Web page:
Aberforth Smaller Companies 17 November 2021
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To achieve a total return greater than that of the NSCI (XIC) over the long term by investing in a diversified portfolio of small UK quoted companies.
Aberforth Smaller Companies
Peter Shaw; Jeremy Hall; Keith Muir; Euan Macdonald; Sam Ford; Christopher Watt;
Association of Investment Companies (AIC) Sector
UK Smaller Companies
12 Month Yield
Dividend Distribution Frequency
Latest Market Capitalisation
Latest Net Gearing (Cum Fair)
Latest Ongoing Charge Ex Perf Fee
(Discount)/ Premium (Cum Fair)
Daily Closing Price
The reflationary rally since the announcement of successful vaccine trial results has been fantastic for value managers, and Aberforth Smaller Companies (ASL) has taken full advantage. As we discuss under Performance, the trust has generated strong returns over the past year, versus both the Numis Smaller Companies ex IT benchmark and against the UK small-cap sector.
Consequently, the discount narrowed significantly in Q4 2020, the trust trading close to par in December and again in April 2021. However, as growth has outperformed value slightly since the summer, ASL’s Discount has widened out to the low double digits.
ASL is run to a disciplined value strategy, increasingly hard to find after a long period of growth outperformance. The seven-member management team look to identify strong companies that have fallen out of favour and invest until their valuations revert. As we discuss in Portfolio, this leads to a contrarian element to the style which can lead to periods of underperformance before sentiment changes.
Thanks to the strong performance of many companies in the portfolio, turnover has been high by recent standards as the managers sell companies into strength and recycle into new opportunities. They are still seeing opportunities in companies geared to the reopening of the economy as well as more stock-specific stories. Gearing remains in place, reflecting the managers’ belief in the value in their portfolio.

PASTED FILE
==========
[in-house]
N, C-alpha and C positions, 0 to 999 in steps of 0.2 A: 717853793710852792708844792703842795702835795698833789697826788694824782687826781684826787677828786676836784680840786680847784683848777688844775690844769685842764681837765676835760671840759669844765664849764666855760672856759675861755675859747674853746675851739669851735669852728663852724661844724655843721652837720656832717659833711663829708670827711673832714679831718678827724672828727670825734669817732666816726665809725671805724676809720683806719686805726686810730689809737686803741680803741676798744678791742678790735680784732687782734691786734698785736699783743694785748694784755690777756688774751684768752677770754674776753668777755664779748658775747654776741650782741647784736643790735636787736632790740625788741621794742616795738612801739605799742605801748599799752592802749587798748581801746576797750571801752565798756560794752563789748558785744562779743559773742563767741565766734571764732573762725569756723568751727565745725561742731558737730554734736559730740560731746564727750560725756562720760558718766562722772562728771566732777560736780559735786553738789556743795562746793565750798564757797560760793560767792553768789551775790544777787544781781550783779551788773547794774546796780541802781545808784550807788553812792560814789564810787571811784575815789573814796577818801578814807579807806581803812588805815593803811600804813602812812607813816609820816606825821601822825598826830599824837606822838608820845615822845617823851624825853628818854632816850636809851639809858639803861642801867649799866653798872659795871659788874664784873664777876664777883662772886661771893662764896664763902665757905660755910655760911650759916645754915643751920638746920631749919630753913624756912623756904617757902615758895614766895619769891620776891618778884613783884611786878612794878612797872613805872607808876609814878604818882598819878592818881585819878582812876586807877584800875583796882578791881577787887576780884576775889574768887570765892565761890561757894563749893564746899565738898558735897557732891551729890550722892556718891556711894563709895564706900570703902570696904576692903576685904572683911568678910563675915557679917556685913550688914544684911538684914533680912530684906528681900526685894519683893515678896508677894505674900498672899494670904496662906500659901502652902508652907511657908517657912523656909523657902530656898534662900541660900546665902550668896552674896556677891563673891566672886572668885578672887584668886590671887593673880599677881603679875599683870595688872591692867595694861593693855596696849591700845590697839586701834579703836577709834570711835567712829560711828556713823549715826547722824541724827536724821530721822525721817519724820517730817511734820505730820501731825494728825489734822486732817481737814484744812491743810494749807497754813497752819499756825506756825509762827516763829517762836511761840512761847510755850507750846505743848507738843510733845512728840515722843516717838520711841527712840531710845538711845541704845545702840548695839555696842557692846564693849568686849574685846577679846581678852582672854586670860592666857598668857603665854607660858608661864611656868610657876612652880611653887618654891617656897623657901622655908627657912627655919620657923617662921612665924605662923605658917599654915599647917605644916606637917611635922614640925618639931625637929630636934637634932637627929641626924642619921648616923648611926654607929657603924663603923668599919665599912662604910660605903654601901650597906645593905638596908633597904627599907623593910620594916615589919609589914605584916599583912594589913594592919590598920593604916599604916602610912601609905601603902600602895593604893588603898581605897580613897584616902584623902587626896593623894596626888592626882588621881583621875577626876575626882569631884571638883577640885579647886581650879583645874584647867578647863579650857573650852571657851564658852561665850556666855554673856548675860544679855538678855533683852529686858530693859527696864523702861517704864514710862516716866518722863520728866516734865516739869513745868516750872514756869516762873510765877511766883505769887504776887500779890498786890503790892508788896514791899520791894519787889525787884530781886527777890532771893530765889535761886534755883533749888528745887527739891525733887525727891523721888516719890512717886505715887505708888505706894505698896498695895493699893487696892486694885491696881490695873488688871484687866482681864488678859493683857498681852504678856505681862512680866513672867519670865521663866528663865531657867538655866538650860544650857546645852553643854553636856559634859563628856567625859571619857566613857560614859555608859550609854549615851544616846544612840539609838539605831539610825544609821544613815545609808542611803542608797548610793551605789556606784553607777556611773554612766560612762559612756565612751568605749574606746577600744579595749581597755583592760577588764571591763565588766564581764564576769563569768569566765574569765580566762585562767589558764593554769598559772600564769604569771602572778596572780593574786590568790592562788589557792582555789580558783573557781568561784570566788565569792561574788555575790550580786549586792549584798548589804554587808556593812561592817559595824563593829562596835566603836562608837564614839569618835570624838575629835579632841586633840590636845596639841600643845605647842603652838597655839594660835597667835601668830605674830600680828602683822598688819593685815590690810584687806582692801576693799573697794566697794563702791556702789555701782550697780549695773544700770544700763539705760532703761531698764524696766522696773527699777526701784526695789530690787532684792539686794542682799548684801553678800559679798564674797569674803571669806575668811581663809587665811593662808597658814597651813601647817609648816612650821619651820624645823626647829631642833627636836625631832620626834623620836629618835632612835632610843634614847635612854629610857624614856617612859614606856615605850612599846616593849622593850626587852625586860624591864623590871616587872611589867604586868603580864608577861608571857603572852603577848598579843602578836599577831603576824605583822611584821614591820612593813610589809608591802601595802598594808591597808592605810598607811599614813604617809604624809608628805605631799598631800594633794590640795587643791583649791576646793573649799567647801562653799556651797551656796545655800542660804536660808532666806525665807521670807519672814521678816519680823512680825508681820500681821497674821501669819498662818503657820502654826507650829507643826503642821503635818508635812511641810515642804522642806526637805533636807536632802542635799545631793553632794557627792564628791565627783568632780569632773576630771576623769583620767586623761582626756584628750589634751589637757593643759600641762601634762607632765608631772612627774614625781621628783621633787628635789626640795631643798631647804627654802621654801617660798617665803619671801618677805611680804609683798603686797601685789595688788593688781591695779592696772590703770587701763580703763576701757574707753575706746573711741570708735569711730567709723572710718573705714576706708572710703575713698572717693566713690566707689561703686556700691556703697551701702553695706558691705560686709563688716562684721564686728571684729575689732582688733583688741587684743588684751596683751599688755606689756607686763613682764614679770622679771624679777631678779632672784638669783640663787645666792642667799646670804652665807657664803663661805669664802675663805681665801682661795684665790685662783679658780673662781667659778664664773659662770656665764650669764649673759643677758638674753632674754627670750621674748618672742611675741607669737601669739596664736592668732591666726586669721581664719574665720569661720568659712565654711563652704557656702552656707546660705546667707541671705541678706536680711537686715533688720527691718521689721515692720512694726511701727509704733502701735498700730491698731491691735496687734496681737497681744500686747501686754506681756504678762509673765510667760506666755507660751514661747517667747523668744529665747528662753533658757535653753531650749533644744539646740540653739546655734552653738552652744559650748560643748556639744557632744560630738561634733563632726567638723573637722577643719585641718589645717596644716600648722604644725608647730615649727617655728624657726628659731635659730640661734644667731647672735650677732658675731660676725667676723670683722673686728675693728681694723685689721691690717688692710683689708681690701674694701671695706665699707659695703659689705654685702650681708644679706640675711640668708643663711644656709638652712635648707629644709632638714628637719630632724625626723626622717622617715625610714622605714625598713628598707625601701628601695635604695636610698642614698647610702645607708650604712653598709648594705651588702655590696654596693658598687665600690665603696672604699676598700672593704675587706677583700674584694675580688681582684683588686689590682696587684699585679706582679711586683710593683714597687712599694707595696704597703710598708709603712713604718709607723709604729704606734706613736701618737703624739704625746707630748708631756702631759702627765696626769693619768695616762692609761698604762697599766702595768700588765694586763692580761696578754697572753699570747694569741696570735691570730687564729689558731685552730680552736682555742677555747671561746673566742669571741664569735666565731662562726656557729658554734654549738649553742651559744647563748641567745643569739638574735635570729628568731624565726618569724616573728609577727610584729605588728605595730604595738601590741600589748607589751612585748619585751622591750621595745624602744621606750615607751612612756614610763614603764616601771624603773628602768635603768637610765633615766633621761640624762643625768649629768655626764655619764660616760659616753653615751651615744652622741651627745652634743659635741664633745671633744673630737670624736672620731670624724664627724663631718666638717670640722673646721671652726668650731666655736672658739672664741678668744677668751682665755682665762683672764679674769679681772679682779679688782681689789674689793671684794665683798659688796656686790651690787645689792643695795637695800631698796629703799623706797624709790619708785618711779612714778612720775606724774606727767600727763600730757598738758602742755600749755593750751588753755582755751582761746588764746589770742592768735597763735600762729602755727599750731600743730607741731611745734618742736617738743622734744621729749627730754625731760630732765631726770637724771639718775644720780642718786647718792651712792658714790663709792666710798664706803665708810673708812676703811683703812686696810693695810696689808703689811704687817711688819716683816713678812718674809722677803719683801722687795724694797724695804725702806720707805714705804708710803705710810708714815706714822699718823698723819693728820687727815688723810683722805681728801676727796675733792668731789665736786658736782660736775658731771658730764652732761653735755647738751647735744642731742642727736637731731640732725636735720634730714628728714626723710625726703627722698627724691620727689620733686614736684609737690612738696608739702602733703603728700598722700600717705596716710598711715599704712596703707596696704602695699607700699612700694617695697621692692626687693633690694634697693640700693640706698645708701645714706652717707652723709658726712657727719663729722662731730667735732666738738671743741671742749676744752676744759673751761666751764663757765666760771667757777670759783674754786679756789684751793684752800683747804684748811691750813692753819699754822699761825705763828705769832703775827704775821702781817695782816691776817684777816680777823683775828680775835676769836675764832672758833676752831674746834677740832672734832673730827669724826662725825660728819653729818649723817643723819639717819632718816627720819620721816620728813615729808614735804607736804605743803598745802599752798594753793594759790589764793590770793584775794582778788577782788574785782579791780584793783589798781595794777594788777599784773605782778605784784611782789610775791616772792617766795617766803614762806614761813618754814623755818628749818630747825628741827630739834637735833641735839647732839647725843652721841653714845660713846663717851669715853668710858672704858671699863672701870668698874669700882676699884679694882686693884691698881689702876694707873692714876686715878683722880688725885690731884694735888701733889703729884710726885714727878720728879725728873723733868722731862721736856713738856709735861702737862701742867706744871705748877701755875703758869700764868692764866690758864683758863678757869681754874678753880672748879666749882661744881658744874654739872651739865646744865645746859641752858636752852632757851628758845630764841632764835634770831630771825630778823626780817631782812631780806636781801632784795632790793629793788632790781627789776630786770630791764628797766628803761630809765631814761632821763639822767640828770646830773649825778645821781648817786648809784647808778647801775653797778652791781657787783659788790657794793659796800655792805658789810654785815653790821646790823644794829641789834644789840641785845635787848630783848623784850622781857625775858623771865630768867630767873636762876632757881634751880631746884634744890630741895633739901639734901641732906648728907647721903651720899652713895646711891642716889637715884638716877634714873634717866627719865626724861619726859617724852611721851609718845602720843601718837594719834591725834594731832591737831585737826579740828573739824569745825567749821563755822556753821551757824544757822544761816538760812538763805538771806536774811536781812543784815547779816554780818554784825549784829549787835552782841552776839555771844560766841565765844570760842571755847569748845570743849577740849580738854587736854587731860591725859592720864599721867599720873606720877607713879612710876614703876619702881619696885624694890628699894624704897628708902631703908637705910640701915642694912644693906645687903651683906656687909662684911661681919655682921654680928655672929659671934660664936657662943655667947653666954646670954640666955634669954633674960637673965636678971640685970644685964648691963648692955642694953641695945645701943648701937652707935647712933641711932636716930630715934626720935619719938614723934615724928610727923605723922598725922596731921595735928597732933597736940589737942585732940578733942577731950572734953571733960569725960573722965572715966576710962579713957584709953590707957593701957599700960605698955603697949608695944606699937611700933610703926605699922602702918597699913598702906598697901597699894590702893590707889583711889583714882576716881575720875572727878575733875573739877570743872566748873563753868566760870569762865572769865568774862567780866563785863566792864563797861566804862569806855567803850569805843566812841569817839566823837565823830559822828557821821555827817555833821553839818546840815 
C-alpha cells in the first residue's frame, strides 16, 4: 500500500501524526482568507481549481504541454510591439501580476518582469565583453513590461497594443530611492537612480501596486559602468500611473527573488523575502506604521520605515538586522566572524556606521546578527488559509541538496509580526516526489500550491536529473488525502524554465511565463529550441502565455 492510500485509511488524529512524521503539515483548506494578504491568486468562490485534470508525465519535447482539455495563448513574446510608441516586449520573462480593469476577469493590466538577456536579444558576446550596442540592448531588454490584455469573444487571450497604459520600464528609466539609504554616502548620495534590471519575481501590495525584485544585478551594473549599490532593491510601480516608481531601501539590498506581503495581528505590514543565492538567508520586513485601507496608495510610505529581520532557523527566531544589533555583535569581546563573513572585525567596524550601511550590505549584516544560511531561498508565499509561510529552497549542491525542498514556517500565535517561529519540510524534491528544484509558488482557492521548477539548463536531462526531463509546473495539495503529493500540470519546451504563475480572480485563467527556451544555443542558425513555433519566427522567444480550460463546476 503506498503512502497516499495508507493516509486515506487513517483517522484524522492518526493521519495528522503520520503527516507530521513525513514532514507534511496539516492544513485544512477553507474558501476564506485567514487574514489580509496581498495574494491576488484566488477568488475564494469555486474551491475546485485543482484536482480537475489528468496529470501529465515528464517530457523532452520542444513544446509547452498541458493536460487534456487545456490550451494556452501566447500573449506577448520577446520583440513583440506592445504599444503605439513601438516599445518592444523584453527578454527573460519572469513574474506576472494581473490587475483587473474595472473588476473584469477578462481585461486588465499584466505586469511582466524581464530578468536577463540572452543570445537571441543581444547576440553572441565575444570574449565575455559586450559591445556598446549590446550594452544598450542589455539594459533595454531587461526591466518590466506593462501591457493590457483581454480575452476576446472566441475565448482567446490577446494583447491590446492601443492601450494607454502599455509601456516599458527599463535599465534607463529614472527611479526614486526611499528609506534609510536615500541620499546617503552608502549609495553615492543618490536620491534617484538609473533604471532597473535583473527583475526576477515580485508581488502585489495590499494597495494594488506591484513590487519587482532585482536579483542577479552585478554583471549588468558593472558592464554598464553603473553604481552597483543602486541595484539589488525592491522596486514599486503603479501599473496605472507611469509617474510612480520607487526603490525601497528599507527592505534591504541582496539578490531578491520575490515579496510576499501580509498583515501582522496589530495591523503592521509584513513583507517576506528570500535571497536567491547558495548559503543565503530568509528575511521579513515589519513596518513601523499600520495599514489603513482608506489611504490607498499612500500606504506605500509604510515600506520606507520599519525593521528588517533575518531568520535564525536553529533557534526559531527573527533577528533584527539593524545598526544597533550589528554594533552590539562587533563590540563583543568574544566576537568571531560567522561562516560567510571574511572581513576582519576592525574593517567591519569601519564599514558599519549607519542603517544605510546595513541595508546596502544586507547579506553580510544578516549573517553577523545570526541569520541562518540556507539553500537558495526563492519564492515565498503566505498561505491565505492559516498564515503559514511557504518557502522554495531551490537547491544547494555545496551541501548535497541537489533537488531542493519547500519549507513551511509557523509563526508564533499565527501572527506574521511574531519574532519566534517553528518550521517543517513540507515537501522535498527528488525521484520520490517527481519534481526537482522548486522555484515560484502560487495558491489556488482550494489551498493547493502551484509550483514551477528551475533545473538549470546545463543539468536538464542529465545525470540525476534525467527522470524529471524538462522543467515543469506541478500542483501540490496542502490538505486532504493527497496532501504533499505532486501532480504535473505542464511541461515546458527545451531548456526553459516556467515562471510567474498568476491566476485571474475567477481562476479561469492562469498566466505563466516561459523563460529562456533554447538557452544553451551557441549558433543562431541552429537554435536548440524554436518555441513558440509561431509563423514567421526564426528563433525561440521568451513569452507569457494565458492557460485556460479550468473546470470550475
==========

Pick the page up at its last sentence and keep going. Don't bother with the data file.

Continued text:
The trust’s objective is to maximise total return, but a consequence of investing for value is the managers are led to companies with a higher yield than average. The board has a progressive dividend policy with extensive reserves and has managed to maintain the payout even through the pandemic. The historic yield is 2.0%.
ASL’s strong recent results show how powerful a value strategy can be when sentiment shifts in its favour. It is true that the extreme outperformance of the past year is unlikely to be repeatable, starting at a point with an extreme divergence between the valuations of and sentiments towards growth and value stocks. However, with central banks widely expected to raise rates steadily in the coming years, the environment looks to be significantly better for value as a style than it was prior to the pandemic. In the short term, the widening discount seems to be profit-taking from extreme levels, and in our view, could provide a good entry point.
Notably, the UK remains cheap compared to its peers, and the high levels of M&A indicate institutional investors see the value. From such low valuations, the market looks like a good place to have exposure in the medium to long-term, although we acknowledge short-term risks from the re-emergence of Brexit-related disputes.
|Disciplined value strategy that has outperformed over long run
||Strong style bias can lead to periods of underperformance
|Wide discount could prove good entry point
||Cyclicality of portfolio would increase sensitivity if market falters
|Consistent approach should lead to more stable diversification benefits in a portfolio
||Gearing increases sensitivity to falling markets as well as rising markets